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Supplementary Material for: Intracranial Inflammatory Myofibroblastic Tumor: A Rare Case Report

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posted on 2024-06-11, 09:44 authored by Sin E.G., Lee J.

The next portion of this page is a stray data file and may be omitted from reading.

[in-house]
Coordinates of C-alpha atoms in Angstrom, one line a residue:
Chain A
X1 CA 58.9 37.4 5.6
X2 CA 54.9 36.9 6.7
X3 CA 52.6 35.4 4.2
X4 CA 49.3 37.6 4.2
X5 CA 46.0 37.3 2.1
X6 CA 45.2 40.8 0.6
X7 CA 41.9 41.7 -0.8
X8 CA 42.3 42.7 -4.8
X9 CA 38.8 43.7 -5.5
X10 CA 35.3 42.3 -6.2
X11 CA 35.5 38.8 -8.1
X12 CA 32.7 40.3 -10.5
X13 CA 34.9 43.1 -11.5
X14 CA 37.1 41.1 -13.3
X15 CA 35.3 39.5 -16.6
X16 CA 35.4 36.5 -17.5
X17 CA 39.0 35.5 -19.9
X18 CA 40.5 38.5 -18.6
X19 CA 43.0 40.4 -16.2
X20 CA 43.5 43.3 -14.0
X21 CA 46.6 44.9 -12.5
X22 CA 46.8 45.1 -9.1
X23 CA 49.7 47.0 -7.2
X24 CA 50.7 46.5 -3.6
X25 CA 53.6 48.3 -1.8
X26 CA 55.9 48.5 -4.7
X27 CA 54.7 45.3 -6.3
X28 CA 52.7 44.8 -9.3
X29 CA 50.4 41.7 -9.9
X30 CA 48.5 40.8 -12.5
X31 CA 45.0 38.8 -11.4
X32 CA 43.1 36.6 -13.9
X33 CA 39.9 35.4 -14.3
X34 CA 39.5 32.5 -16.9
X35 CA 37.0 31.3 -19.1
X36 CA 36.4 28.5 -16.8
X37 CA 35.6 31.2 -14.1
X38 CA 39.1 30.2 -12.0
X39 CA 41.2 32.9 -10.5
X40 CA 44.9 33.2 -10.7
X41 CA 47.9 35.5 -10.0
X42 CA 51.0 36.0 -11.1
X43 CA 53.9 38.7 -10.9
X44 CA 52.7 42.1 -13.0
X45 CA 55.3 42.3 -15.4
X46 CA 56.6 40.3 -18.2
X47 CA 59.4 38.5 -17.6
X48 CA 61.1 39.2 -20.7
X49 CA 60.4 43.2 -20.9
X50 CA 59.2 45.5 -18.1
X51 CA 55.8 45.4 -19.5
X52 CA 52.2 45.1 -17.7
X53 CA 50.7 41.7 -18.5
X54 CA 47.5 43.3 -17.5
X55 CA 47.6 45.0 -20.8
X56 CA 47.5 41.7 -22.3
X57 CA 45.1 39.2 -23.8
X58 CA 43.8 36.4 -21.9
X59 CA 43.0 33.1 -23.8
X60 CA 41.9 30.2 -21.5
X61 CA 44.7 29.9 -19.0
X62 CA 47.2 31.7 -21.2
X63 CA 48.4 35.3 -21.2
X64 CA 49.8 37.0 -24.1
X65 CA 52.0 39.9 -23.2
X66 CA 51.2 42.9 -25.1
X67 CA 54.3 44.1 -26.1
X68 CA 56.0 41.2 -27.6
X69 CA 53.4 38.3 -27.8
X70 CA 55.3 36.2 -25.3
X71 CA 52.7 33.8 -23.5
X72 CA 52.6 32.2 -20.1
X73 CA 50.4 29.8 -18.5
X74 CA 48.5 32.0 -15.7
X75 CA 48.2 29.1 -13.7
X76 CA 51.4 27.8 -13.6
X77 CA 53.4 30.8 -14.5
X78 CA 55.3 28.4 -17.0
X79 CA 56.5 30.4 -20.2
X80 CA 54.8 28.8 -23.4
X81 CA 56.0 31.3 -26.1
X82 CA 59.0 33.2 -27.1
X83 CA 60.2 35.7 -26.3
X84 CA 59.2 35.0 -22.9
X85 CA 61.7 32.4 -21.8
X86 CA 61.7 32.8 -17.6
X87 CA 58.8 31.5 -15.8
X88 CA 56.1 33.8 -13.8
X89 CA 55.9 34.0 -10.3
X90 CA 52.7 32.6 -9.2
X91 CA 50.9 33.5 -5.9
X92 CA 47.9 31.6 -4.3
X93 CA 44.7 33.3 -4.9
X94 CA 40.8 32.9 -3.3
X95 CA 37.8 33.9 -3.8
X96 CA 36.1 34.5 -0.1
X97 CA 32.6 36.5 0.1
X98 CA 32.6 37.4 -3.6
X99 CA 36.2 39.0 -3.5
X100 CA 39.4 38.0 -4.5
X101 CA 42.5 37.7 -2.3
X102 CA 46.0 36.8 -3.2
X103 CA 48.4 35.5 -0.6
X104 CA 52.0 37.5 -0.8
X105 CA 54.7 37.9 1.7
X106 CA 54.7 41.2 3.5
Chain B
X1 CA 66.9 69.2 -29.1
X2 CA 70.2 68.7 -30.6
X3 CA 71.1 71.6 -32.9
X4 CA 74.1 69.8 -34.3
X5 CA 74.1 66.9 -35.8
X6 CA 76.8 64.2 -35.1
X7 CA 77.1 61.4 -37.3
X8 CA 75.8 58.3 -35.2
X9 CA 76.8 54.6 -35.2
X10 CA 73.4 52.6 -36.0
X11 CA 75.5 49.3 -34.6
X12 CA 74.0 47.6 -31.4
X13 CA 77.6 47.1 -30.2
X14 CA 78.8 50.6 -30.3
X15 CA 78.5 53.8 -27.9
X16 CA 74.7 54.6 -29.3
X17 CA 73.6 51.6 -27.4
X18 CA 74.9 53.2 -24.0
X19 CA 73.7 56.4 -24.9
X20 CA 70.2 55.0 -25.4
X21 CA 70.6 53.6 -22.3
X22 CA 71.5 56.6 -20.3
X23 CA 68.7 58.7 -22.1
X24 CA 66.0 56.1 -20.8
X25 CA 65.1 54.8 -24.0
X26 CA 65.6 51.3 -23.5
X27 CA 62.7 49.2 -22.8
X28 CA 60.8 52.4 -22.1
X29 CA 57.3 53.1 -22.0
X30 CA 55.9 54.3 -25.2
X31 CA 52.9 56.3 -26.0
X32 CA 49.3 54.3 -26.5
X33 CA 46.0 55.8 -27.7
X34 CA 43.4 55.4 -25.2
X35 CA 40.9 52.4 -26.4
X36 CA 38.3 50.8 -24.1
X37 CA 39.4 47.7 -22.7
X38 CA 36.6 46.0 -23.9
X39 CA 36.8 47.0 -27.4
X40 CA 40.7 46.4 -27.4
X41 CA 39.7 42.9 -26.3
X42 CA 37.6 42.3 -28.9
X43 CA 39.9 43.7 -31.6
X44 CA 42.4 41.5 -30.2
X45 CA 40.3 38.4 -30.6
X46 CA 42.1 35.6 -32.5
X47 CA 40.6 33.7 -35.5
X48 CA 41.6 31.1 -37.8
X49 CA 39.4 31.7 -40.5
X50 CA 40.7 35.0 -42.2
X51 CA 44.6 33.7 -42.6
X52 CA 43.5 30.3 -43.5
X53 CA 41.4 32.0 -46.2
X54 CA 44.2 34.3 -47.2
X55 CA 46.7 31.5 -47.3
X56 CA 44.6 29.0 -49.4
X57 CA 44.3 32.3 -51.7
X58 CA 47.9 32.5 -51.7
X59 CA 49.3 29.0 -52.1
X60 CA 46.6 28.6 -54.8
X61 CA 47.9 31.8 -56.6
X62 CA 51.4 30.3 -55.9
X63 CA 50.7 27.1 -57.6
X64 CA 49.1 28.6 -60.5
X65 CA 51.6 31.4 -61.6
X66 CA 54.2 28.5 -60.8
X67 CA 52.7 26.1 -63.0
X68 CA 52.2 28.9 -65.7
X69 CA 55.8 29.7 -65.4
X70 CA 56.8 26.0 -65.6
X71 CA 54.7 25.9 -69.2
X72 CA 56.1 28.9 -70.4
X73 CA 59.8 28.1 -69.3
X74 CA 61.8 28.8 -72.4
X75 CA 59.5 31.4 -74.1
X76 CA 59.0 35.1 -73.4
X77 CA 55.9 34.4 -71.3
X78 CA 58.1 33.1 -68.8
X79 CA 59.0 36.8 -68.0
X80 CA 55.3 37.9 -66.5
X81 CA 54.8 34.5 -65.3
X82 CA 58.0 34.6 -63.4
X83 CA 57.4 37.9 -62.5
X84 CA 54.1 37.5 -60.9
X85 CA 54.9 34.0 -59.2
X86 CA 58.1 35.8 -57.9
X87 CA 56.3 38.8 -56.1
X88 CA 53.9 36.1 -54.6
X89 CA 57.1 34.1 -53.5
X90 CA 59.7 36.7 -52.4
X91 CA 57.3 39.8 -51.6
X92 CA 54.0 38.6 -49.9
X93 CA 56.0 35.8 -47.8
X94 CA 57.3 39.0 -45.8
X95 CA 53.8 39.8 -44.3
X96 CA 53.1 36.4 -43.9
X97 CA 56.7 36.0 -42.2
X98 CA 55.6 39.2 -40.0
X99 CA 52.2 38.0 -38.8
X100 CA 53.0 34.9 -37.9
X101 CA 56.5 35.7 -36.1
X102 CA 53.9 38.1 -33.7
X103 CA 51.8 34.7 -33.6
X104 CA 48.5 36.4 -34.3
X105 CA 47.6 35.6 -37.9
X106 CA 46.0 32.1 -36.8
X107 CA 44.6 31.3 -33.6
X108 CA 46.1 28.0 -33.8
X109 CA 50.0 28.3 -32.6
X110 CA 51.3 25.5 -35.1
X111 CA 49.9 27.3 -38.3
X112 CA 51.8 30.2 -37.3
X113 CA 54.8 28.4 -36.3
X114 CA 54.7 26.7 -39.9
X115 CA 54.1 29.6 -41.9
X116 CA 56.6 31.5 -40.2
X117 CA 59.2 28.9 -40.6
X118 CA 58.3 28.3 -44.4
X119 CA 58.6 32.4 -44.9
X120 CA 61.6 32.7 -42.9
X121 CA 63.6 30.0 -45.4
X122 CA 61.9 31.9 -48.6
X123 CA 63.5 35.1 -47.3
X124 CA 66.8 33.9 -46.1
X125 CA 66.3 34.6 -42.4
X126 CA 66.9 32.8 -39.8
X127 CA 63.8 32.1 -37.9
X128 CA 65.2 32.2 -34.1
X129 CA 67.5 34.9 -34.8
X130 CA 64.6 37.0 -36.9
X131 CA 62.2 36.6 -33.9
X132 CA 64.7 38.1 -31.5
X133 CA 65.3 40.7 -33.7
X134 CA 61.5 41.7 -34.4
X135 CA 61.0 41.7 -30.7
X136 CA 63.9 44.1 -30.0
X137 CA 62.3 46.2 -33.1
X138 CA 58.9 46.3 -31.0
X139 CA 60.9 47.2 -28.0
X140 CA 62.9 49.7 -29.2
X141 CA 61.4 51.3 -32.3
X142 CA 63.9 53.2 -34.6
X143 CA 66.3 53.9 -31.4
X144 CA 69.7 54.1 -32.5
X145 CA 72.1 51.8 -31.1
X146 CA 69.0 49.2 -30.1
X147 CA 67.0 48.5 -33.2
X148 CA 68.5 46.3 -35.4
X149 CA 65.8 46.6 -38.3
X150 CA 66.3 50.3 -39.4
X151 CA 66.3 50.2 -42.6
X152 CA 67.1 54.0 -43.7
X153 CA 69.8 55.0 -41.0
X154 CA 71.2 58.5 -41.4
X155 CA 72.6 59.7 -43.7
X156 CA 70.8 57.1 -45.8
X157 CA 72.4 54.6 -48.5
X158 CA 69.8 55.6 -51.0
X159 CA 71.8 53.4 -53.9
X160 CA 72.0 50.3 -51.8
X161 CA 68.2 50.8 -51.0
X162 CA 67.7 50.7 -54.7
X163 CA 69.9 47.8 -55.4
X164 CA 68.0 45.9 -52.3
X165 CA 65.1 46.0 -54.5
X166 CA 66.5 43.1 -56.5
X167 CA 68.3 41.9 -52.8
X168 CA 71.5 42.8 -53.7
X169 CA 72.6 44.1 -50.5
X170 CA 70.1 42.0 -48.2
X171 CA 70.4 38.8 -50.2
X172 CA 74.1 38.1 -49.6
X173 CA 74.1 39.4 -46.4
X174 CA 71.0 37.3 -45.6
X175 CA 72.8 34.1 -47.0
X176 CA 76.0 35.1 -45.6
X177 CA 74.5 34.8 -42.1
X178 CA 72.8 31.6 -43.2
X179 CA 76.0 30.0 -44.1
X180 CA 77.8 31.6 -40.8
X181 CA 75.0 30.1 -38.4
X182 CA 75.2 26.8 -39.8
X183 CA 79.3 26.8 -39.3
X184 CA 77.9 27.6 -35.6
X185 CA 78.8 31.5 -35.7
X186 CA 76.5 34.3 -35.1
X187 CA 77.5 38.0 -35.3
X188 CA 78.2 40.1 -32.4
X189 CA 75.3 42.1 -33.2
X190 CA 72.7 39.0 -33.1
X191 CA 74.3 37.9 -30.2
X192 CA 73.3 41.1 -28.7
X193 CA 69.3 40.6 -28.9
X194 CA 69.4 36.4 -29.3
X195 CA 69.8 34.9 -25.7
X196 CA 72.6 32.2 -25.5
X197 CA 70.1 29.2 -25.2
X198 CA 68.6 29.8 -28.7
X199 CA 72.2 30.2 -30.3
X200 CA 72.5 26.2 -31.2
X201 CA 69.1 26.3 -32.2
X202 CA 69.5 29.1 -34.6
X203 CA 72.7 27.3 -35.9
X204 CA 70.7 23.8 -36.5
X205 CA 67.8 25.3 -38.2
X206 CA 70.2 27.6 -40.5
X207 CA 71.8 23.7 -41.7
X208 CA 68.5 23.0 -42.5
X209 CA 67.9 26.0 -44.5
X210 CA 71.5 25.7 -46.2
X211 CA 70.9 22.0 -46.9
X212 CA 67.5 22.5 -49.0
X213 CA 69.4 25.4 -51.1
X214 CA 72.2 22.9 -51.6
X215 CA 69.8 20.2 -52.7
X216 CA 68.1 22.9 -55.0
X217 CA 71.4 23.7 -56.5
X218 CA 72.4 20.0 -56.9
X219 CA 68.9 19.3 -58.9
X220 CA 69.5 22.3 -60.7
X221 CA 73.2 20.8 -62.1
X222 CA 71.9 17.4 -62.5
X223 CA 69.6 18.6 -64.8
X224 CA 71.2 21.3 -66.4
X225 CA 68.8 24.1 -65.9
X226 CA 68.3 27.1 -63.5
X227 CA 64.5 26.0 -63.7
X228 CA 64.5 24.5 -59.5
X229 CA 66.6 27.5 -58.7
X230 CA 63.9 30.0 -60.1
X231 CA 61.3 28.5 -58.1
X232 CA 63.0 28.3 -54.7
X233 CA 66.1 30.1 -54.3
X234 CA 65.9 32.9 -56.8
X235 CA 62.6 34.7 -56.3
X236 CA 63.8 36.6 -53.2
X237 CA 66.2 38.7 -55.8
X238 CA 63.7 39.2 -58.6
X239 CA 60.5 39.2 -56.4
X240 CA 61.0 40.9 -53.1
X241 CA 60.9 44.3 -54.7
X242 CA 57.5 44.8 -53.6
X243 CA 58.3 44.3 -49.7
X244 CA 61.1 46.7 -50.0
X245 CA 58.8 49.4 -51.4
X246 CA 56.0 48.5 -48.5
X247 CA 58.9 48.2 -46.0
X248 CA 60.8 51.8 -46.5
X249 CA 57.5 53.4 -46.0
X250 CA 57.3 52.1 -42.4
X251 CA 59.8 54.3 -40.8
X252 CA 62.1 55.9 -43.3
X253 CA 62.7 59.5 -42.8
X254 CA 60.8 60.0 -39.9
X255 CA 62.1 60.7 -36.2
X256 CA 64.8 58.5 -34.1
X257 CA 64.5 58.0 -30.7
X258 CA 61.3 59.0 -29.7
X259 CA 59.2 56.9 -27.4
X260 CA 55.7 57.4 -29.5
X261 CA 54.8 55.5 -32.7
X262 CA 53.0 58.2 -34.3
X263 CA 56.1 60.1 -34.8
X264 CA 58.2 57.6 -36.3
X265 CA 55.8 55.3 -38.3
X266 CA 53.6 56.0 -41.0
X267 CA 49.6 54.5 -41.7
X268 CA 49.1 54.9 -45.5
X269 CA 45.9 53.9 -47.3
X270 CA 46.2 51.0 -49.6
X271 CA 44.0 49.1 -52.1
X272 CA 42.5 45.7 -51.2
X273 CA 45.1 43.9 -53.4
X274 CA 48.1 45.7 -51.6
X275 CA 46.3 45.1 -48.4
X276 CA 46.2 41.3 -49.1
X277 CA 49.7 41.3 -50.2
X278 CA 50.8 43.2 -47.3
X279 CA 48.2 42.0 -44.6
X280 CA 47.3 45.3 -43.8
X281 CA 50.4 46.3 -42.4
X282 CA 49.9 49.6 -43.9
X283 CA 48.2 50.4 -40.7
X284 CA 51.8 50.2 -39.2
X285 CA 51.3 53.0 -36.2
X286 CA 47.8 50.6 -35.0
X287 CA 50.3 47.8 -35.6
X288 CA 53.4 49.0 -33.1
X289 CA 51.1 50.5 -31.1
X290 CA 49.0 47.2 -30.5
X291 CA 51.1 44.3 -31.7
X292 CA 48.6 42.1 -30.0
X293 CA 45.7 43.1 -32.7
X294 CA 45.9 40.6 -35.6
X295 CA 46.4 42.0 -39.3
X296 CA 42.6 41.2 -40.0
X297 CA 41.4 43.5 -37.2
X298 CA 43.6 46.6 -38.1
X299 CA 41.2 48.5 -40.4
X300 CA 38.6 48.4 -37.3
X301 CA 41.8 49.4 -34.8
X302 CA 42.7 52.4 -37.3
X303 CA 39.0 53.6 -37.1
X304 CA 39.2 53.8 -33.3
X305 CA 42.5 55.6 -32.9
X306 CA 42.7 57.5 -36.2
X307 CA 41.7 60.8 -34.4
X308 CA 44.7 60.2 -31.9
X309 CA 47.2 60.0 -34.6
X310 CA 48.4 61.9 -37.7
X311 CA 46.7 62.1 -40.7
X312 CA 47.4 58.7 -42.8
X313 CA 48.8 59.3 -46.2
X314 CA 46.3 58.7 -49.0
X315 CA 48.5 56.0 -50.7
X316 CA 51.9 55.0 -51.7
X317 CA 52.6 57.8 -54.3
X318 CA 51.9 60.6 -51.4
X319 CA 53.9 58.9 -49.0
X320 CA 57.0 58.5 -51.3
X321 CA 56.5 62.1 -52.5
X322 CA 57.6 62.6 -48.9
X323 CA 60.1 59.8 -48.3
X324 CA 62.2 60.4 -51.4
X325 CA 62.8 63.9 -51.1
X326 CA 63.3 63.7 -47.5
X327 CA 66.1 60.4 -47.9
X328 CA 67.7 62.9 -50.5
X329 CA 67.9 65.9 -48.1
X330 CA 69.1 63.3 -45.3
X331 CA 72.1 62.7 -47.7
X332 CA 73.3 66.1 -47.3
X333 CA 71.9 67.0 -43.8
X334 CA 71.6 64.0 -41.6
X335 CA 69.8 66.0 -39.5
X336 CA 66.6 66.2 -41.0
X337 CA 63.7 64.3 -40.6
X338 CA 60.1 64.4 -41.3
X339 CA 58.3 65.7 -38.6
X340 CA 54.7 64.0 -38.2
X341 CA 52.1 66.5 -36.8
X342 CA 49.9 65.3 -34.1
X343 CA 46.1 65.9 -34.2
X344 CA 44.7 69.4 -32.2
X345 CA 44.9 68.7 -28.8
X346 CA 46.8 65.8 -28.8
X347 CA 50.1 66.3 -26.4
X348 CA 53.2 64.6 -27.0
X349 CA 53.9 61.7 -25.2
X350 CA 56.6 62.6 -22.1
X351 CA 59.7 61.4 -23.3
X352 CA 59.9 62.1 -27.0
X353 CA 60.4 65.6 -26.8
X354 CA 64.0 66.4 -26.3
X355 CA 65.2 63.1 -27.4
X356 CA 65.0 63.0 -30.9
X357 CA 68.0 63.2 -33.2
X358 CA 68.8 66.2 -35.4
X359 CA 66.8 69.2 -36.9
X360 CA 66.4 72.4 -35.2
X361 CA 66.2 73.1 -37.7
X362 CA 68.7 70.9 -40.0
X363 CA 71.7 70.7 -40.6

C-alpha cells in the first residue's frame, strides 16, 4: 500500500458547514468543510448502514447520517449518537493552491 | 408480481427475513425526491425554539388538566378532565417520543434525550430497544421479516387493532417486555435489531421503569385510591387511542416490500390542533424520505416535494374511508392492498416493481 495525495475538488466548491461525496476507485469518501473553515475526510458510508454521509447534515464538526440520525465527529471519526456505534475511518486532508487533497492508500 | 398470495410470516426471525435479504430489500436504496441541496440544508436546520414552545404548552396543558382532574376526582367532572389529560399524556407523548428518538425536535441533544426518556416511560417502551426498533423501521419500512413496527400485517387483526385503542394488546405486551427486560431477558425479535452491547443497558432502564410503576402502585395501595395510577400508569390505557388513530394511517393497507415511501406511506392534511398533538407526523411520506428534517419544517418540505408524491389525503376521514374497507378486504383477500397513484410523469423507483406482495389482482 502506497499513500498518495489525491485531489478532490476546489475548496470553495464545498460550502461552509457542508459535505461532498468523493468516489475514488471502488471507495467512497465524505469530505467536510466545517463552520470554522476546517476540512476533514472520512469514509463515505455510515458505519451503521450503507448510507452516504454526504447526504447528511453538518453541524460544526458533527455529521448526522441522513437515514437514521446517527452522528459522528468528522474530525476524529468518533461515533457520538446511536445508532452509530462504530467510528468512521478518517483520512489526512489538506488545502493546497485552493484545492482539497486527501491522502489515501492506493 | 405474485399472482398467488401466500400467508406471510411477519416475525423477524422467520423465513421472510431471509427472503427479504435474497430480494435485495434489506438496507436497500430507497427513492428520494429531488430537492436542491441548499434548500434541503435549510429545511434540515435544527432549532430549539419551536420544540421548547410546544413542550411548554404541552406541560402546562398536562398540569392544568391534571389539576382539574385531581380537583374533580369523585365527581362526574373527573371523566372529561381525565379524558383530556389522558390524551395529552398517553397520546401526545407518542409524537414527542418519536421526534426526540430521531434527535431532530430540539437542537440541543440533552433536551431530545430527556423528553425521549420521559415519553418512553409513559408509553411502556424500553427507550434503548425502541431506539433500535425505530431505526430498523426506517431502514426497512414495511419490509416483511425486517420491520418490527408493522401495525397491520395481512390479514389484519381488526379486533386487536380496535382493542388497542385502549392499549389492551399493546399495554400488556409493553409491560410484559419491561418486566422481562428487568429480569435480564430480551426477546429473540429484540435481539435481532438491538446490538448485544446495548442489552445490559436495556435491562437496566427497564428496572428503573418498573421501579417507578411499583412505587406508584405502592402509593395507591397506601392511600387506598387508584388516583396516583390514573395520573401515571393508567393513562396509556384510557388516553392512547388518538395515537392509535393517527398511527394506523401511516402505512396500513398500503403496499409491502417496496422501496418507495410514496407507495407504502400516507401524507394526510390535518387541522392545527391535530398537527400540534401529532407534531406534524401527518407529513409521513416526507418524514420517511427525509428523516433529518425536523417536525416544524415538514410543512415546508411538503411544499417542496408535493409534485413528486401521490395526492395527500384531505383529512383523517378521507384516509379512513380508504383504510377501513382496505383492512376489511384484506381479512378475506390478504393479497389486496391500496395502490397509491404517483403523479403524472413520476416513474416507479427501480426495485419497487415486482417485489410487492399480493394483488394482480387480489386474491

Introduction: Inflammatory pseudotumor encompasses a broad range of non-neoplastic and neoplastic entities, including inflammatory myofibroblastic tumors (IMT). Because it is a rare mesenchymal tumor of unknown etiology and pathogenesis, and its clinical symptoms and radiologic features are not distinctive, intracranial IMT could be misdiagnosed as other extra-axial tumors. Here, we present a case of intracranial IMT suspected to be a brain abscess. Case Presentation: In this case, a 73-year-old woman presented headaches, nausea, and vertigo. Brain computed tomography (CT) and magnetic resonance imaging (MRI) showed 4 x 3 cm sized oval rim-enhanced lesion on the left cerebellopontine angle. Considering the patient’s history of otitis media and CT findings, we hypothesized that this lesion was a chronic brain abscess. The initial burr hole drain surgery was unsuccessful because there was no abscess, leading to a second radical excision surgery. Histopathological and immunohistochemical analyses eventually revealed a final diagnosis of intracranial IMT. Conclusion: Intracranial IMT is a rare disease with unknown pathogenesis. Diagnosis primarily depends on histopathological and IHC analyses. As observed in our case, this disease may be mistaken for meningiomas, solitary fibrous tumors, or chronic abscesses due to its rare occurrence.

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